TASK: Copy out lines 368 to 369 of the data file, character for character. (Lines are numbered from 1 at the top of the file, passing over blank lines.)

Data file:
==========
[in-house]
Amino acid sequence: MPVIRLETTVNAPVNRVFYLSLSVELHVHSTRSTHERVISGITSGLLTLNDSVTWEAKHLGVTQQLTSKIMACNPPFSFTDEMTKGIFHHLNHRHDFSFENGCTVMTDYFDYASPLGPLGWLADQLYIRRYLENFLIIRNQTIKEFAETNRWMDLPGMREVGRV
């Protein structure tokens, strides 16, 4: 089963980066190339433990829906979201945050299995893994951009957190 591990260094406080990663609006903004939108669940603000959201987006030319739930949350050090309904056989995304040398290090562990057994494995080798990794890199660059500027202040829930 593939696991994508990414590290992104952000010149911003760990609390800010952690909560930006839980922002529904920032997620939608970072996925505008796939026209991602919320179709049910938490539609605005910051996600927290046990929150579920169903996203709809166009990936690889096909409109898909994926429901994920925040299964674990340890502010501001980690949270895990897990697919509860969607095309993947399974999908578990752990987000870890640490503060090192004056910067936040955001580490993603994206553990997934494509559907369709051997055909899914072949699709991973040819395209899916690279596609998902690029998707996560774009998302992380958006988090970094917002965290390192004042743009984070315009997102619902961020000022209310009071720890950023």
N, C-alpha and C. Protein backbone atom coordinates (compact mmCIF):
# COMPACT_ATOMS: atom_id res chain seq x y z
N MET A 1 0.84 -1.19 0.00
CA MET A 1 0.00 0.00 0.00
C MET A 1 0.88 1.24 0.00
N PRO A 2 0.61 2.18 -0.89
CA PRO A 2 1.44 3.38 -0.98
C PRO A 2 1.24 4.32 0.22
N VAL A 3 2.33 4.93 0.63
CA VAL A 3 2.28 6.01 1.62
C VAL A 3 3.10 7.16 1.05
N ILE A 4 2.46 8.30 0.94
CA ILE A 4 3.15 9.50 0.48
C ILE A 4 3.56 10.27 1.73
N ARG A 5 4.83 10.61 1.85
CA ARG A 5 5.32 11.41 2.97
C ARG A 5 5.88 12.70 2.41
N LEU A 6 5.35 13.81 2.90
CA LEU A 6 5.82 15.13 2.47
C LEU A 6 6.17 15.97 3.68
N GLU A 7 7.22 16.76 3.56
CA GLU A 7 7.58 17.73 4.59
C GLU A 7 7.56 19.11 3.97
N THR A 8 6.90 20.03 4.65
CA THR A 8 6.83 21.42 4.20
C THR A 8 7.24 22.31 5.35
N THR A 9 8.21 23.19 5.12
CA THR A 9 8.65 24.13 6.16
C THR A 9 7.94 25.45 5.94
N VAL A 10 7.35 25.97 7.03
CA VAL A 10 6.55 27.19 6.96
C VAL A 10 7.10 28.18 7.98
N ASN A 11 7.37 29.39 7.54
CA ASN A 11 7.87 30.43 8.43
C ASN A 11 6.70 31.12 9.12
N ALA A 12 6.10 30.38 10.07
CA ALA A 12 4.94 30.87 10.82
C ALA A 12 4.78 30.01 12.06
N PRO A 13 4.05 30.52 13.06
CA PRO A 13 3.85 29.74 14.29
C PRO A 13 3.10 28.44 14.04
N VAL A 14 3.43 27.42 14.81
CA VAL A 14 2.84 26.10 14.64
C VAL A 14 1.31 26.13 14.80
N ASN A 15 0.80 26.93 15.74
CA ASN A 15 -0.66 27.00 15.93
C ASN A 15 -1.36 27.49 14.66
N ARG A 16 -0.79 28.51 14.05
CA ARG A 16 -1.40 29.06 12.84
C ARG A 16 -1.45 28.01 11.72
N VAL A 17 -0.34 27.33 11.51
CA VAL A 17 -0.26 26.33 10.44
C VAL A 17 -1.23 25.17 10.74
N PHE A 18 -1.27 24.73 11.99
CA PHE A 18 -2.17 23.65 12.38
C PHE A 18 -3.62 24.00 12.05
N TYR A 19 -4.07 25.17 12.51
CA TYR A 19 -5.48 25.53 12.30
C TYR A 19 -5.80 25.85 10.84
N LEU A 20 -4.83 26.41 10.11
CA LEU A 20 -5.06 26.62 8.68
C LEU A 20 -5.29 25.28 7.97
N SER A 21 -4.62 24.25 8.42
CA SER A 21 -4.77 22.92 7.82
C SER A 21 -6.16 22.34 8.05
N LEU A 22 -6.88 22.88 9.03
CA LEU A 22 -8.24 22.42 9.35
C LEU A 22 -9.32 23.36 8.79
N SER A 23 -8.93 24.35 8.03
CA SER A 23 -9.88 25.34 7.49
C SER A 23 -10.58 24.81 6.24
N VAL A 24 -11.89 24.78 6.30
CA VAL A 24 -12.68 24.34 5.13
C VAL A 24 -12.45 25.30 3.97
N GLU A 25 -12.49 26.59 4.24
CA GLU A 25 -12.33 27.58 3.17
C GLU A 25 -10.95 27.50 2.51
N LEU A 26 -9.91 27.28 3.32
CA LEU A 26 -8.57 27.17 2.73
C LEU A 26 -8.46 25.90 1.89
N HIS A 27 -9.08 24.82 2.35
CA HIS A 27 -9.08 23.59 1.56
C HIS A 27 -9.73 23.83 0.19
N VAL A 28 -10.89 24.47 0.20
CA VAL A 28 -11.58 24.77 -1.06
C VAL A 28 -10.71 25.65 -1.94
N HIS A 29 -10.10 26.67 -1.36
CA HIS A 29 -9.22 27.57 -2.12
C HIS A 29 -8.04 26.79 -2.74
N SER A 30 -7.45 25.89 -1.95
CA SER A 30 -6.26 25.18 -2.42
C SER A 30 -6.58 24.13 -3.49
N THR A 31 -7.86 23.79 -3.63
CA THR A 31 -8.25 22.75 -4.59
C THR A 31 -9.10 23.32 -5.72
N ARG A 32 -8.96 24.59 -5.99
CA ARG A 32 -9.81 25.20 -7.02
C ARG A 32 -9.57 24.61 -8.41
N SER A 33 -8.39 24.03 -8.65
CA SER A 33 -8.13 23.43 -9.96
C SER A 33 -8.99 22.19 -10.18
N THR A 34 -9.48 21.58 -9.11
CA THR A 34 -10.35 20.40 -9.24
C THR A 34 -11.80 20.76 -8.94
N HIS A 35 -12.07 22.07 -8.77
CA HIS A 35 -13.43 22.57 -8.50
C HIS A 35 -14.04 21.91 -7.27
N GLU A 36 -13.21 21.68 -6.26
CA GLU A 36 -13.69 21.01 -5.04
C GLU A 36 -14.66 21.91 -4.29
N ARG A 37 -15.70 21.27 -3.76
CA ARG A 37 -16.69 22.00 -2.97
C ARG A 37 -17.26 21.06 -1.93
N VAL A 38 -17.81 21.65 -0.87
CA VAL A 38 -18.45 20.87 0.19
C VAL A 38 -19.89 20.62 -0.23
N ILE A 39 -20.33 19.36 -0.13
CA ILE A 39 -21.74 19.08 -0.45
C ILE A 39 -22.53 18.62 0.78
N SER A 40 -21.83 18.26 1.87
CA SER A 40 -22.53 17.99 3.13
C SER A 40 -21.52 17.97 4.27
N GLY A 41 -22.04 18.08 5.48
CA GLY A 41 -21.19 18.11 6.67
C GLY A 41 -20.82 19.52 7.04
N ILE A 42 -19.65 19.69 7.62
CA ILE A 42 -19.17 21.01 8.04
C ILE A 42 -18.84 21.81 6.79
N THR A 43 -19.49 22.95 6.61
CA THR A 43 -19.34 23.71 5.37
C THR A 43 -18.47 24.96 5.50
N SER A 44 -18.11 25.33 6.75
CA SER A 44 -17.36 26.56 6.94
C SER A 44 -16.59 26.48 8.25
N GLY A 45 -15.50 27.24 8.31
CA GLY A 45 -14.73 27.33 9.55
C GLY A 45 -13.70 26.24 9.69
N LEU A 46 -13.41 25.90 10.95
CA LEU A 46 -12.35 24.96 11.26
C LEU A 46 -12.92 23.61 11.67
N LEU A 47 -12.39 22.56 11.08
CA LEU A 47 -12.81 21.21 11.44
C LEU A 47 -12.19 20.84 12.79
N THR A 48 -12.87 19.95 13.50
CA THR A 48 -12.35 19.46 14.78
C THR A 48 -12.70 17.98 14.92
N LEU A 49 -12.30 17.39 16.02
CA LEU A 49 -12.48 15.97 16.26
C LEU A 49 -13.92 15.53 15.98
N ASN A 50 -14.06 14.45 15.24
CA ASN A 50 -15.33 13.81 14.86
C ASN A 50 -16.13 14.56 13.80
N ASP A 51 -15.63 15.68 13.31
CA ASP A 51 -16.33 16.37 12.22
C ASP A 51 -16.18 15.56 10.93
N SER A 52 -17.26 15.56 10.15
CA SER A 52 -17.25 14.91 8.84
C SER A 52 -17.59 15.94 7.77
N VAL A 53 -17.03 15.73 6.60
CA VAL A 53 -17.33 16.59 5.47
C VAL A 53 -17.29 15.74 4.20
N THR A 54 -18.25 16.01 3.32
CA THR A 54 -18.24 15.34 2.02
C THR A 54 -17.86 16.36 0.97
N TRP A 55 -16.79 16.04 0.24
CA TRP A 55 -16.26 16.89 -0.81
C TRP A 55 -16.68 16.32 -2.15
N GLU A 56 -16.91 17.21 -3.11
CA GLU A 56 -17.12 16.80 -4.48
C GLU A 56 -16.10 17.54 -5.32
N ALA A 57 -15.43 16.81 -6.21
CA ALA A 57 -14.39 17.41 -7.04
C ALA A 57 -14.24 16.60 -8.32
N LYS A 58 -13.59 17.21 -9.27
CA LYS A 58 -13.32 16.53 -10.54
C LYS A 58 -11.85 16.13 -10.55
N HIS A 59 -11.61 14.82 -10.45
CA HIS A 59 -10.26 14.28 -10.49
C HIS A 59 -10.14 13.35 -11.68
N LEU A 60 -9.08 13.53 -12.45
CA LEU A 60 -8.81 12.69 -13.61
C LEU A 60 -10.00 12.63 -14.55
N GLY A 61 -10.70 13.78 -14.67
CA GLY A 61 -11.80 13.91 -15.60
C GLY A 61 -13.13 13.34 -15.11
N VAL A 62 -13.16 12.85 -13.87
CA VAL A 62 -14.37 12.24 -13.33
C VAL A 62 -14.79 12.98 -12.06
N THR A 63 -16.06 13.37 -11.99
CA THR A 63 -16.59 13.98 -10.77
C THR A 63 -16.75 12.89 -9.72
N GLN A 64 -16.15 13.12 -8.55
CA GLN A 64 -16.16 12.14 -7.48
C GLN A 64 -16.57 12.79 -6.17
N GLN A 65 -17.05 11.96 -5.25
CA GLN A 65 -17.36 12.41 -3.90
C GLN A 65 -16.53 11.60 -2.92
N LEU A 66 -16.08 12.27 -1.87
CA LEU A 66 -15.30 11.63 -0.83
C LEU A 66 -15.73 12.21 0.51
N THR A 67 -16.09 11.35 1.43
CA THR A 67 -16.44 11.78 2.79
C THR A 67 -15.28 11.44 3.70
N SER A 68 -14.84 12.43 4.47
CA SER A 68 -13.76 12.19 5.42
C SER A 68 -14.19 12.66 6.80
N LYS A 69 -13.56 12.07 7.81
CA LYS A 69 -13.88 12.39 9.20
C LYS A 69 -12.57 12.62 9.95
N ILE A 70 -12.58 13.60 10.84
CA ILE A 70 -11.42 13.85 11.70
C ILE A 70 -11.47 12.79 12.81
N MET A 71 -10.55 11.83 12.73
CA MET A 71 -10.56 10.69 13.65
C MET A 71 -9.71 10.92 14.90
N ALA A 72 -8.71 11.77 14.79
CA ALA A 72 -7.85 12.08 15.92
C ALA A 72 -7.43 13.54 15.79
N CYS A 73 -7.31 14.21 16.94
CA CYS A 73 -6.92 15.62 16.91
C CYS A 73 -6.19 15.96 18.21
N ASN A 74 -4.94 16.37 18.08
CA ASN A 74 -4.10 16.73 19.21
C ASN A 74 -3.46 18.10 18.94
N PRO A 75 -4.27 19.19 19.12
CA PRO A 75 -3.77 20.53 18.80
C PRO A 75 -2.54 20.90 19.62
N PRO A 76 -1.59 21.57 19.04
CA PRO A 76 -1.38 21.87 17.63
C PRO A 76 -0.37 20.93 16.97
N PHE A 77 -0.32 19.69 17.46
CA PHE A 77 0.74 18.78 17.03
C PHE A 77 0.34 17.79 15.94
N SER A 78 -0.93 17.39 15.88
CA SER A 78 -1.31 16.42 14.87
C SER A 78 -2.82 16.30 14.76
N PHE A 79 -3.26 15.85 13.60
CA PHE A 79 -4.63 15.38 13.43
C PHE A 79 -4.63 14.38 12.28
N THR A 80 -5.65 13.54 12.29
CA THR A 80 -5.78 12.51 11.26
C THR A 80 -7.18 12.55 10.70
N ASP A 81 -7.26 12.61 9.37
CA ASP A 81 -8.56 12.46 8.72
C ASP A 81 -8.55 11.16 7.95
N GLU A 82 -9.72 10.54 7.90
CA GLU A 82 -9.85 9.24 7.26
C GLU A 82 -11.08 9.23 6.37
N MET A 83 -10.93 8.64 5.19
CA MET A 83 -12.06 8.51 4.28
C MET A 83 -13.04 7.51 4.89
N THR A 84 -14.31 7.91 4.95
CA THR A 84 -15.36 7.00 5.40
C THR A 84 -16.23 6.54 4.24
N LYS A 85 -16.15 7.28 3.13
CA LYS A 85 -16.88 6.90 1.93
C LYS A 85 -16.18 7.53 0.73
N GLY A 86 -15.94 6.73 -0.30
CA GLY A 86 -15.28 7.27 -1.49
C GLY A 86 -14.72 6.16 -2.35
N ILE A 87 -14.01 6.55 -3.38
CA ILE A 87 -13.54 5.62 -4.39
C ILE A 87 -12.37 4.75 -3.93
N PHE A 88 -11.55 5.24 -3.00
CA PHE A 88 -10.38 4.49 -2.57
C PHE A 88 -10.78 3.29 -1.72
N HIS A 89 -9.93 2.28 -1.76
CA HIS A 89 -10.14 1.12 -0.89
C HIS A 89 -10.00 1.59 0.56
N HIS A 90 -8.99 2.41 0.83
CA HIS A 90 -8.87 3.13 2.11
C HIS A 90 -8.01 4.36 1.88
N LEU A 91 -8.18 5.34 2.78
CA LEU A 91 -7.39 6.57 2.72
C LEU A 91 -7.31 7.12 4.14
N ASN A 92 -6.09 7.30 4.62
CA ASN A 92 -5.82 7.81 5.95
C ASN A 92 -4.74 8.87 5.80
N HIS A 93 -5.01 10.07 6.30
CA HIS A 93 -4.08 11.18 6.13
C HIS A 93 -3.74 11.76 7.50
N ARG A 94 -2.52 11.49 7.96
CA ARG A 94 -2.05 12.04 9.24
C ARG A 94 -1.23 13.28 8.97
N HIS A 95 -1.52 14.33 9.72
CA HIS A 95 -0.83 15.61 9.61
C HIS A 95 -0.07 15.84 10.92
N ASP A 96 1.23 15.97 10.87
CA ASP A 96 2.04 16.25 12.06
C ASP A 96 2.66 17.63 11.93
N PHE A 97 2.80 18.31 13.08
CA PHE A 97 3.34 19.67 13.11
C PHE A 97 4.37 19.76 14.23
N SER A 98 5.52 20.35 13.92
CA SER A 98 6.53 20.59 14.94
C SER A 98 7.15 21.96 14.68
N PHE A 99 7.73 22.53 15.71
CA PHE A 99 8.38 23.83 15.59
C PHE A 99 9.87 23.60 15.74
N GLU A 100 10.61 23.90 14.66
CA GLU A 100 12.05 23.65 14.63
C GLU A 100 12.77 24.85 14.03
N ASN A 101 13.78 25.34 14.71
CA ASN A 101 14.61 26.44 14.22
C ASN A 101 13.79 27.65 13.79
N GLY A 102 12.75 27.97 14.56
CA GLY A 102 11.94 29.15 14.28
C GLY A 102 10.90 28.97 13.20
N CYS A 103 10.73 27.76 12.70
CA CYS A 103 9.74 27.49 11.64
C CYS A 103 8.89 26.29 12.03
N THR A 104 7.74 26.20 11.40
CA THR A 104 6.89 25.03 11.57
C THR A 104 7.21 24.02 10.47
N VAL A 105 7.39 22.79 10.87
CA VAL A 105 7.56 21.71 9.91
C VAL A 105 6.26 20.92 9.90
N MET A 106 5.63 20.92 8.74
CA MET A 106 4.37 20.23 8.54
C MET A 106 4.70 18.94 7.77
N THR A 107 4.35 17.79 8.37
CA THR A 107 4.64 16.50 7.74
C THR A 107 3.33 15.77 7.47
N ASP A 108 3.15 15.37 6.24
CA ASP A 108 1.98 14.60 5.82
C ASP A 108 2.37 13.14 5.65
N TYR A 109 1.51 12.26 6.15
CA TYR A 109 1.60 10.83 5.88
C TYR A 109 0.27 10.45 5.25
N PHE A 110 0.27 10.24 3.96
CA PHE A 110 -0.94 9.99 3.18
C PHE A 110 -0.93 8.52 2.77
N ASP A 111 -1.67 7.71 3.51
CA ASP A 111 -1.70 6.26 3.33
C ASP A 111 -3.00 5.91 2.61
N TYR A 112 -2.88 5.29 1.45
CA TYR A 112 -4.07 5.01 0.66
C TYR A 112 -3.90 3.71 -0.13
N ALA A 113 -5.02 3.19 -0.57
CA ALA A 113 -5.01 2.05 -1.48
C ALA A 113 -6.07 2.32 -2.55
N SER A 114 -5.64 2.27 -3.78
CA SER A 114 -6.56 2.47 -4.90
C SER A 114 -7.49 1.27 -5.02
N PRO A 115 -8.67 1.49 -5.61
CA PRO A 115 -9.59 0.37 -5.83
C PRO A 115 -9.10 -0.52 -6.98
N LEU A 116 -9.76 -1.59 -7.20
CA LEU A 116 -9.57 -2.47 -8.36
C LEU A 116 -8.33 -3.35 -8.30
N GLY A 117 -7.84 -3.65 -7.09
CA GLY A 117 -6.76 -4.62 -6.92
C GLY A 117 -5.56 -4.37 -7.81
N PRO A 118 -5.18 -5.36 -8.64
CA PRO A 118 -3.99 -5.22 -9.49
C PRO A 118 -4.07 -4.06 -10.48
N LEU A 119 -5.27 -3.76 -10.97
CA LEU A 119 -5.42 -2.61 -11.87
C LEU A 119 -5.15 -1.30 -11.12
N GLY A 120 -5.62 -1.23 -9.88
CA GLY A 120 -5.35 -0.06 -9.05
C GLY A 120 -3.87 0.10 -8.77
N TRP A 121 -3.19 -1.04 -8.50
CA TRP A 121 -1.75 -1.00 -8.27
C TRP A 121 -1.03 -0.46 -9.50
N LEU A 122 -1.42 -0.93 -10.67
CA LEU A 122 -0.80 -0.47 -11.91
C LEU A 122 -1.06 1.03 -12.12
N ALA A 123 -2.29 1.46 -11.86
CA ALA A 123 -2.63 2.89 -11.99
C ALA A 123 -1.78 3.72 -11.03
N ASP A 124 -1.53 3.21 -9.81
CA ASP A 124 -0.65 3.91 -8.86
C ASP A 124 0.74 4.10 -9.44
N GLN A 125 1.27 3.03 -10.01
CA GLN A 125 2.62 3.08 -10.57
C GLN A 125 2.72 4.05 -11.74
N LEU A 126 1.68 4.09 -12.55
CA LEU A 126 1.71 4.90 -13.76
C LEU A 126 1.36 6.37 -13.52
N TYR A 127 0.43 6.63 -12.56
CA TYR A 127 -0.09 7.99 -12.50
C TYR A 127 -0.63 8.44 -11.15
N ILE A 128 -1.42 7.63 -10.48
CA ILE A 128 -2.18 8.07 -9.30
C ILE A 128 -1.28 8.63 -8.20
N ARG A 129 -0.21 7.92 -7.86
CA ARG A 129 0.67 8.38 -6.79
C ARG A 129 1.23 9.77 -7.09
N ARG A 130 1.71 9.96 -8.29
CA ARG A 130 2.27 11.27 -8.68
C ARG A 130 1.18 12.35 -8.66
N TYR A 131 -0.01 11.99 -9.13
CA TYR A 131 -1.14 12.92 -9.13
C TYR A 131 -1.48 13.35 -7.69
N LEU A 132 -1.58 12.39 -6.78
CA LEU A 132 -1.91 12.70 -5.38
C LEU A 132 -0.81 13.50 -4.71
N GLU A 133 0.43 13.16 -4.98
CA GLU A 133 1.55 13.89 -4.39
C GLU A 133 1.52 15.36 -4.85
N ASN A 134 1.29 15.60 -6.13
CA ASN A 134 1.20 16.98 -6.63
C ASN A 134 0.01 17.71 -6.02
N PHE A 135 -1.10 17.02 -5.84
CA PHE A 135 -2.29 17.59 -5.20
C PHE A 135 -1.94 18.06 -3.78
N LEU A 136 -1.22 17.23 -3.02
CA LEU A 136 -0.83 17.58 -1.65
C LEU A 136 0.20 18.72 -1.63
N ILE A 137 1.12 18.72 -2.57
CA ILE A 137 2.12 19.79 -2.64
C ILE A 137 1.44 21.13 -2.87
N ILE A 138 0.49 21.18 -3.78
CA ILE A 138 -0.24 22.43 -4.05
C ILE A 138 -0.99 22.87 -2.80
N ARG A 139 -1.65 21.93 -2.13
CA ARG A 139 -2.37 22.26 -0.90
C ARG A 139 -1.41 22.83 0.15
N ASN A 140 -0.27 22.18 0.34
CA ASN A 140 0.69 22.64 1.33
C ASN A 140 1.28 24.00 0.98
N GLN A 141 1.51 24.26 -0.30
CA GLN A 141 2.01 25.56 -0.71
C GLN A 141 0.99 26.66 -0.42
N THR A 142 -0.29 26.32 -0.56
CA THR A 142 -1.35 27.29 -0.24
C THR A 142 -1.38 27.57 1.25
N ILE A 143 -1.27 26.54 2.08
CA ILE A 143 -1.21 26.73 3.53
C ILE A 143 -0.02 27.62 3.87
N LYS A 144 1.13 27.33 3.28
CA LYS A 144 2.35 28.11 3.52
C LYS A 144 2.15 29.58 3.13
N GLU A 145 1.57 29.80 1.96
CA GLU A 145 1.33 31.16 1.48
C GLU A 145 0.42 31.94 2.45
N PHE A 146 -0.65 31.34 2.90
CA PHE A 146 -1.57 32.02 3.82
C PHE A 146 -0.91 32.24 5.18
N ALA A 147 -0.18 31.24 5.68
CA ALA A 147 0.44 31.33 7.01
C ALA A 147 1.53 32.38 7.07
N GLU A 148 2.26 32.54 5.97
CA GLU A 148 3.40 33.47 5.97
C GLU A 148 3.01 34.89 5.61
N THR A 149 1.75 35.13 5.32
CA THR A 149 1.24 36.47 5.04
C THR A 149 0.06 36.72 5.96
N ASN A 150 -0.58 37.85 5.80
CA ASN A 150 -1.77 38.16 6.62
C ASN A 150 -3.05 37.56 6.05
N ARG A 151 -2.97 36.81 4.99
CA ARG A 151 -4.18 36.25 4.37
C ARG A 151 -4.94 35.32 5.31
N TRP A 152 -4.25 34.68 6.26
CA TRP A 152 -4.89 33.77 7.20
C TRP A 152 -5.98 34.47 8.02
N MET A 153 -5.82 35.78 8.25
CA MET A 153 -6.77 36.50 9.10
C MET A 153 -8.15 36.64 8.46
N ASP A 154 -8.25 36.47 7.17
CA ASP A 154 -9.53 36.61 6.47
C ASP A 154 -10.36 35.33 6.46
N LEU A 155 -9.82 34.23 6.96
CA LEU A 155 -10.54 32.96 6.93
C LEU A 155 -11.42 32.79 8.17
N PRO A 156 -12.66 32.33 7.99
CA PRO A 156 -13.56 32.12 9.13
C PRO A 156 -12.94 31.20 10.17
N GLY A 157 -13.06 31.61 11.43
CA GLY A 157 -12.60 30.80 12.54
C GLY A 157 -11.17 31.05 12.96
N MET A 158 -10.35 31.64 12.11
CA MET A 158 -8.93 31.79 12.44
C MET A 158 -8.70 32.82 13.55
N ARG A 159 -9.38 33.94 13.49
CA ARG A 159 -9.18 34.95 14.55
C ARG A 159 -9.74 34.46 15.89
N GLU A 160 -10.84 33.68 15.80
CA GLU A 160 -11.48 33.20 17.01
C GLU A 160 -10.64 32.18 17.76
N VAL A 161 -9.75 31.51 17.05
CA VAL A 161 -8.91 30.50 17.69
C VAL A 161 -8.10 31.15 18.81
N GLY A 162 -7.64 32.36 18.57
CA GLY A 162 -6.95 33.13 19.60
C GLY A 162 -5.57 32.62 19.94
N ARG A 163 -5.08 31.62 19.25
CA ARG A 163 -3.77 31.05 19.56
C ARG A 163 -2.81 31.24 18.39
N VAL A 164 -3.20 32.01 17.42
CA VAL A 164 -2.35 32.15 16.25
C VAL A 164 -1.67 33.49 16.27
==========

C TRP A 121 -1.03 -0.46 -9.50
N LEU A 122 -1.42 -0.93 -10.67